Meta-analytic Review of Memory Impairment in Behavioral Variant Frontotemporal Dementia

Research output: Contribution to journalArticleAcademicpeer-review

28 Citations (Scopus)
37 Downloads (Pure)


Objectives: A meta-analysis of the extent, nature and pattern of memory performance in behavioral variant frontotemporal dementia (bvFTD). Multiple observational studies have challenged the relative sparing of memory in bvFTD as stated in the current diagnostic criteria. Methods: We performed a meta-analytic review covering the period 1967 to February 2017 of case-control studies on episodic memory in bvFTD versus control participants (16 studies, 383 patients, 603 control participants), and patients with bvFTD versus those with Alzheimer's disease (AD) (20 studies, 452 bvFTD, 874 AD). Differences between both verbal and non-verbal working memory, episodic memory learning and recall, and recognition memory were examined. Data were extracted from the papers and combined into a common metric measure of effect, Hedges' d. Results: Patients with bvFTD show large deficits in memory performance compared to controls (Hedges' d -1.10; 95% confidence interval [CI] [-1.23, -0.95]), but perform significantly better than patients with AD (Hedges' d 0.85; 95% CI [0.69, 1.03]). Learning and recall tests differentiate best between patients with bvFTD and AD (p < .01). There is 37-62% overlap in test scores between the two groups. Conclusions: This study points to memory disorders in patients with bvFTD, with performance at an intermediate level between controls and patients with AD. This indicates that, instead of being an exclusion criterion for bvFTD diagnosis, memory deficits should be regarded as a potential integral part of the clinical spectrum.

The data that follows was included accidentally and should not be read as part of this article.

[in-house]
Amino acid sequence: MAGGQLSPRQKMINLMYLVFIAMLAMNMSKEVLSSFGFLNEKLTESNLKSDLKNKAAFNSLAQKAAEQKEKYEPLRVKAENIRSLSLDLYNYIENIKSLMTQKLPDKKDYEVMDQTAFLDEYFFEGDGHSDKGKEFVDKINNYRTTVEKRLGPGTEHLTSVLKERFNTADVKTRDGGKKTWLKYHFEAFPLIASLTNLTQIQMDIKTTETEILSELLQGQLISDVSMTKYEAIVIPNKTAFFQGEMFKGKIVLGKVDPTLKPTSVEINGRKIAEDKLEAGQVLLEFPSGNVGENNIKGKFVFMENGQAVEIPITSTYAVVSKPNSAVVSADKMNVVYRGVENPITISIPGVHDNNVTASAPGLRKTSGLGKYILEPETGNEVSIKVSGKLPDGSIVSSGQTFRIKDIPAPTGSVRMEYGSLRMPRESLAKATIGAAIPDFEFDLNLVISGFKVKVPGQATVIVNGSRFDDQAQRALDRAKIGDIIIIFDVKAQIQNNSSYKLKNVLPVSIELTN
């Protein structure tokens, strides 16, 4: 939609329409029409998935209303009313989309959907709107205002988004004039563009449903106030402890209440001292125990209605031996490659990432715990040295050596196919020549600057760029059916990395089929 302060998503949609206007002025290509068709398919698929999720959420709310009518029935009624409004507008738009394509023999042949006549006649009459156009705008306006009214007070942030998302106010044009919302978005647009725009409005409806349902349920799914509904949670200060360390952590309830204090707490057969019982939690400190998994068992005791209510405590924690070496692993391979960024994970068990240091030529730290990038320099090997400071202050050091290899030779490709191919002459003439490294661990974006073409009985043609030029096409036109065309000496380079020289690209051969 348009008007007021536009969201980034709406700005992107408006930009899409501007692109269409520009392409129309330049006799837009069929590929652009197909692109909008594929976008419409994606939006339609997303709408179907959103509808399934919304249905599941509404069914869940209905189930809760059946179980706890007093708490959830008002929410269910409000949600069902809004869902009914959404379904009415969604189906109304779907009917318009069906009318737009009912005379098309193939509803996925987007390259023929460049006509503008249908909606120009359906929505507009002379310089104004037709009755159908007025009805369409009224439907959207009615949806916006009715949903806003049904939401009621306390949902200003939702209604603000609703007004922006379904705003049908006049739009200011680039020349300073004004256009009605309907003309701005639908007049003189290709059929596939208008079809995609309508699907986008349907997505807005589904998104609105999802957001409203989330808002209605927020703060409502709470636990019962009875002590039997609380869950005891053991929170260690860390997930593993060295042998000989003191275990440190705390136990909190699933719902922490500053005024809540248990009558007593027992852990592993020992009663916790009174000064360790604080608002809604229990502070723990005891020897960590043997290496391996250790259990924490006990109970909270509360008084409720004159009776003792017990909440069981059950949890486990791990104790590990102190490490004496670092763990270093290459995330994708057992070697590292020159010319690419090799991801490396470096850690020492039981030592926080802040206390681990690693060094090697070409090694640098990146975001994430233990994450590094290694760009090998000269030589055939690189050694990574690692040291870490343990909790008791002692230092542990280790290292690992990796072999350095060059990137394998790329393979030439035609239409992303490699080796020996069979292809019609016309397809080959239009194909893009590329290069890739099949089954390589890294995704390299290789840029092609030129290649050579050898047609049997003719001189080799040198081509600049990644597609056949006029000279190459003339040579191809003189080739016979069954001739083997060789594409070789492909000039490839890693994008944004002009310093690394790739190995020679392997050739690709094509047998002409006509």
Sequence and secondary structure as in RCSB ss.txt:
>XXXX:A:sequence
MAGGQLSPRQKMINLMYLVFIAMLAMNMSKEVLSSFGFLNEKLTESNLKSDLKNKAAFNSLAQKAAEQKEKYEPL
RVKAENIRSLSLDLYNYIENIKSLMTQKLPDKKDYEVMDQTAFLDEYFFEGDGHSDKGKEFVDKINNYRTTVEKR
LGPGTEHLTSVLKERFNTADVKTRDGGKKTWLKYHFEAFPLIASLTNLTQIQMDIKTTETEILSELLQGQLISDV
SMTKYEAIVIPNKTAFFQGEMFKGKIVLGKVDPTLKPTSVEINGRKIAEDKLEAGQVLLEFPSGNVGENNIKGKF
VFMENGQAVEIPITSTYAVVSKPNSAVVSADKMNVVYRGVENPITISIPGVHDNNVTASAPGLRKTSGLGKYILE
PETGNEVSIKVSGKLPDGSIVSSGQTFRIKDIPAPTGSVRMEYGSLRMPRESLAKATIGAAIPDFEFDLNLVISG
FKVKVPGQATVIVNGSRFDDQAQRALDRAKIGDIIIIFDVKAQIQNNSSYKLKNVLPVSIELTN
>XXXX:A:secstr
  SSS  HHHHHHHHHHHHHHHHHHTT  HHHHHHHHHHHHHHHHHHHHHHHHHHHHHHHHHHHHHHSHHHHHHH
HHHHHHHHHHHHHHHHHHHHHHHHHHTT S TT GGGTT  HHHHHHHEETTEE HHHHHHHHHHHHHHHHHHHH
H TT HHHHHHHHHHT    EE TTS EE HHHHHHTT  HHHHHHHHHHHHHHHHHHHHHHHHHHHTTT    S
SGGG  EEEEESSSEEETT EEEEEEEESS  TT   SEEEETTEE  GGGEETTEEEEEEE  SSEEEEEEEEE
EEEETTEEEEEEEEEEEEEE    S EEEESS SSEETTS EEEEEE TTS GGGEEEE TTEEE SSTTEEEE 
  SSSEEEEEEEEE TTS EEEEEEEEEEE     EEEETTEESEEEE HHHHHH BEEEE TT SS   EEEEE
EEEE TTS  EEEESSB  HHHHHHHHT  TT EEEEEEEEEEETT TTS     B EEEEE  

Original languageEnglish
Pages (from-to)593-605
Number of pages13
JournalJournal of the International Neuropsychological Society
Issue number6
Publication statusPublished - 19 Mar 2018

Research programs

  • EMC OR-01


Dive into the research topics of 'Meta-analytic Review of Memory Impairment in Behavioral Variant Frontotemporal Dementia'. Together they form a unique fingerprint.

Cite this